Disney/Pixar’s Lightyear may be the first real evidence of the Disney-slash-Pixar brand where the former has finally consumed the latter, evidenced by the truncated Luxo Jr. animation logo that appears prior to the film starting. This might be the studio’s first effort where the patented “Pixar Magic” feels artificial, the alternating comedy and sentimental bits mandated instead of allowing the story to find its own footing.
In a way Lightyear is like cinematic baby food; it delivers all the nutritional content promised on the bottle, but the experience of consuming it has been carefully telegraphed, pre-chewed, and less satisfying for it. Much has been said of Pixar’s decline in recent years, noticeably after the ejection of John Lassetter, but this is the first time you feel the missing magic.
Which is a shame as the concept is actually (raises eyebrow) quite fascinating: in 1995 a young Andy saw Lightyear in theaters and, like any good toy movie should, driving him Buzz Lightyear crazy. “This is that movie” the credits promise, and we’re thrust into a space adventure where the “real” Buzz Lightyear (Chris Evans) and fellow Space Ranger Alisha Hawthorne (Uzo Aduba) are exploring T’Kani Prime, a hostile planet populated only by weird and creepy things that don’t want them living there.
Their adventure on the planet was only Intended as a pit-stop, and while trying to escape Buzz accidentally damages their turnip-shaped ship (named the Turnip, of course), marooning them on T’Kani Prime indefinitely. Now, it’s up to Buzz and the crew’s scientists to establish a colony and harvest the planet’s natural resources to develop the hyperspace fuel they’ll need to escape and continue their mission.
Only testing the fuel creates a problem; every 4-minute attempt in space means 4 years pass on the planet, so while Buzz remains the same everyone he knows grows older as time continues to pass. With only his trusty robotic companion cat (Peter Sohn), because Disney movies always need a talking animal, Buzz decides to continue the testing at any cost. Decades pass while his tests continue to fail – and his friends age (and die).
Eventually, Buzz connects with Izzy Hawthorne (Keke Palmer), granddaughter of Alisha, and her motley crew of “defense” force rejects, including Mo Morriso (Taika Waititi), Darby Steel (Dale Soules), and I.V.A.N., a talking AI. In his absence the planet has been invaded by an army of robots known only as The Zerg, and the future of the colony depends on Buzz and his new companions destroying the Zerg ship and defeating the evil Emperor Zerg.
Writer/Director Angus MacLane (his first solo gig after co-directing Finding Dory) has crafted a perfectly fine, often funny, family-friendly animated action adventure that doesn’t embarrass the Toy Story franchise. Only he plays it straight, too straight perhaps, never indulging in the crass commercialism and illogical action-figure world a real Buzz Lightyear film designed for preteen boys might have looked like. Where’s the insanity a breathless Penn Jillette (from Penn & Teller) promised in the Buzz Lightyear action figure commercials from the original Toy Story? Where’s the karate chop action or pulsating laser lights?
Remember the opening scene from Toy Story 2, which we learn later is from a Buzz video game? That bit was more visually creative, more inspiring, more faithful to the Buzz Mythos than what we get here. This version of Buzz Lightyear sands away the toy’s hypermasculine bravado and delusional narcissism in favor of a more thoughtful, considerate replacement parents would approve of – but little boys would hate.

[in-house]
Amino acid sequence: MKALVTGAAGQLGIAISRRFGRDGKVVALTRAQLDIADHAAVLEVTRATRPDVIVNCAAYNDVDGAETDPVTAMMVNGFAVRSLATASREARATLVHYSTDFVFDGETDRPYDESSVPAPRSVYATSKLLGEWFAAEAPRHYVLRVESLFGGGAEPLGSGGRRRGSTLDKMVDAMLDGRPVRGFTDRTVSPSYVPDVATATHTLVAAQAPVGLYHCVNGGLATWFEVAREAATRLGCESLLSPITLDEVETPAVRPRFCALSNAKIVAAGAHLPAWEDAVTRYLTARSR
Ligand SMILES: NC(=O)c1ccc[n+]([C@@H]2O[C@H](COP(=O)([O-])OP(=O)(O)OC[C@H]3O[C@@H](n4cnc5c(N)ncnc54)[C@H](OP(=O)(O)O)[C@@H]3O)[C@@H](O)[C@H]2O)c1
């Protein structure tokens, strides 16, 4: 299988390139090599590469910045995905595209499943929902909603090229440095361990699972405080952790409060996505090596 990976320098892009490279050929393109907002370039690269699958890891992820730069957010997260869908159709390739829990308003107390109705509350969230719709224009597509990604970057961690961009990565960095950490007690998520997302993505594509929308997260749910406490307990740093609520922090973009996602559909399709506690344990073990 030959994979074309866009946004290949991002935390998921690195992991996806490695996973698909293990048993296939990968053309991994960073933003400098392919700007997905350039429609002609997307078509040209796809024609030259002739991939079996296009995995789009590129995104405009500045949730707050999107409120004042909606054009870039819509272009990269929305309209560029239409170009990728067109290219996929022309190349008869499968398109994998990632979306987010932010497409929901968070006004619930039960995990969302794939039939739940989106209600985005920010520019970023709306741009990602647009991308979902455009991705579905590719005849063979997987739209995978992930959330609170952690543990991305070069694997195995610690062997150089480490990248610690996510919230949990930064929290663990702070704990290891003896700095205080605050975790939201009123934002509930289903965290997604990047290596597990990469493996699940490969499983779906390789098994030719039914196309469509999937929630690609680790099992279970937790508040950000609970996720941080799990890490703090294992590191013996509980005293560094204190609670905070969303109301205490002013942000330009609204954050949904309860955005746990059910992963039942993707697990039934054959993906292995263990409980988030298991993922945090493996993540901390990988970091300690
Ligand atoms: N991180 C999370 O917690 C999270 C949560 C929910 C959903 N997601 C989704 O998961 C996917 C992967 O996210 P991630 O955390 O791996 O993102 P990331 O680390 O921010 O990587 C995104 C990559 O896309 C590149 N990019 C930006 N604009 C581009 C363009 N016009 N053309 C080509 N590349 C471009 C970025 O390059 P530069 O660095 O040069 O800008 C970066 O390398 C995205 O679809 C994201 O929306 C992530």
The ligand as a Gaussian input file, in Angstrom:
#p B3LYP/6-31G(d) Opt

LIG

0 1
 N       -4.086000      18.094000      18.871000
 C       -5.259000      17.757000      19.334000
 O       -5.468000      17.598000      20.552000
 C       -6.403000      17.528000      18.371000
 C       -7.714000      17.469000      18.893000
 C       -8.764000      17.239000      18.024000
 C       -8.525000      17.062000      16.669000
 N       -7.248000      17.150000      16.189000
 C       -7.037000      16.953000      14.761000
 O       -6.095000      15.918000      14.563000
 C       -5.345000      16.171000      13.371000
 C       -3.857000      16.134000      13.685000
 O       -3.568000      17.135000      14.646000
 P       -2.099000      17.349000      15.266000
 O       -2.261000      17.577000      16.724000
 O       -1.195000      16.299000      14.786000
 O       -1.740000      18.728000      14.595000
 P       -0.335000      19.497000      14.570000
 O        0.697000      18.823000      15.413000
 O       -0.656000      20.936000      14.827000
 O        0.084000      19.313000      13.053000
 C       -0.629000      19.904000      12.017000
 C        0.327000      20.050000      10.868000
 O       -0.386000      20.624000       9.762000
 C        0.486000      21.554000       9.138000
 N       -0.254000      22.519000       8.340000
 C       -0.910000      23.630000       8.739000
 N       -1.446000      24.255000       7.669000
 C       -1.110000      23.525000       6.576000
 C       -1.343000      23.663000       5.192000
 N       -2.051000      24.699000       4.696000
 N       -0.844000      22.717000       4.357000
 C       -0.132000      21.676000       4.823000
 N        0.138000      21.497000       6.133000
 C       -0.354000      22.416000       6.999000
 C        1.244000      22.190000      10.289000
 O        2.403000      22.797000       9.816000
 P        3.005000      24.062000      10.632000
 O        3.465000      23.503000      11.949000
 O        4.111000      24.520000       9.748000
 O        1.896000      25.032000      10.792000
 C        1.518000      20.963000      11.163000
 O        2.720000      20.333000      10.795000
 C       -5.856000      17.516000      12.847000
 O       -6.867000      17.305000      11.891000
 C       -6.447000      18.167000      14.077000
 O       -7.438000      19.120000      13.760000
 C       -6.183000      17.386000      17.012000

Visually, as we’d expect from a Pixar movie, Lightyear is gorgeous to look at. Nearly everything has an almost toy-like aesthetic that suggests this world could be played with and sold in stores everywhere. I just with the film allowed us to enjoy it more as everything zips by so quickly, rarely stopping to take in this melding of outer space and molded plastic. Michael Giacchino’s score is suitably heroic, yet never resorts to cheap callbacks to Randy Newman’s sensational Buzz theme from the OG Toy Story films.
Chris Evans as the “real” Buzz isn’t Tim Allen, but he’s not supposed to be. Which is a shame as the film could’ve used a little of the Toolman’s natural charisma to liven things up. Evans is fine in the role, if forgettable, though the performance feels like a product of bad editing. Occasionally, Evans’ Buzz will insert “Buzzisms” (snippets of Allen’s deluded observations, like “slotted pig”), but these feel out of character for this version of Buzz. Worse, they don’t even sound like they were performed in the same voice, like they were added in later to make Evans’ Buzz sound more like Allen’s Buzz.
The rest of the cast is fine with no real standouts, minus Peter Sohn (a Pixar director himself) as Sox the robotic cat. If anything, there’s too much dialogue as the characters never shut up. They always talk, always quip, often overindulging in dialogue alternating between quippy one minute and ponderous the next. Again, this is supposed to be an action film designed to thrill and sell toys to little boys in the 1990s; what kid wouldn’t enjoy insights into character’s insecurities, intergenerational lesbian relationships, and not being the center of attention?
Despite these issues there’s really nothing wrong with Lightyear as a movie; it pushes the right buttons, does everything that “modern family entertainment” is supposed to do. It’s often quite funny and the animation is amazing. But there’s no getting around the fact that, had this been the movie a younger Andy watched as a kid, there’s no way he would’ve been as Buzz Lightyear crazy as he was. Lightyear not only fails to commit to its intriguing premise, it actively distances itself from it. The “real” Buzz Lightyear would’ve happily gone to infinity and beyond, not play it safe and conventional.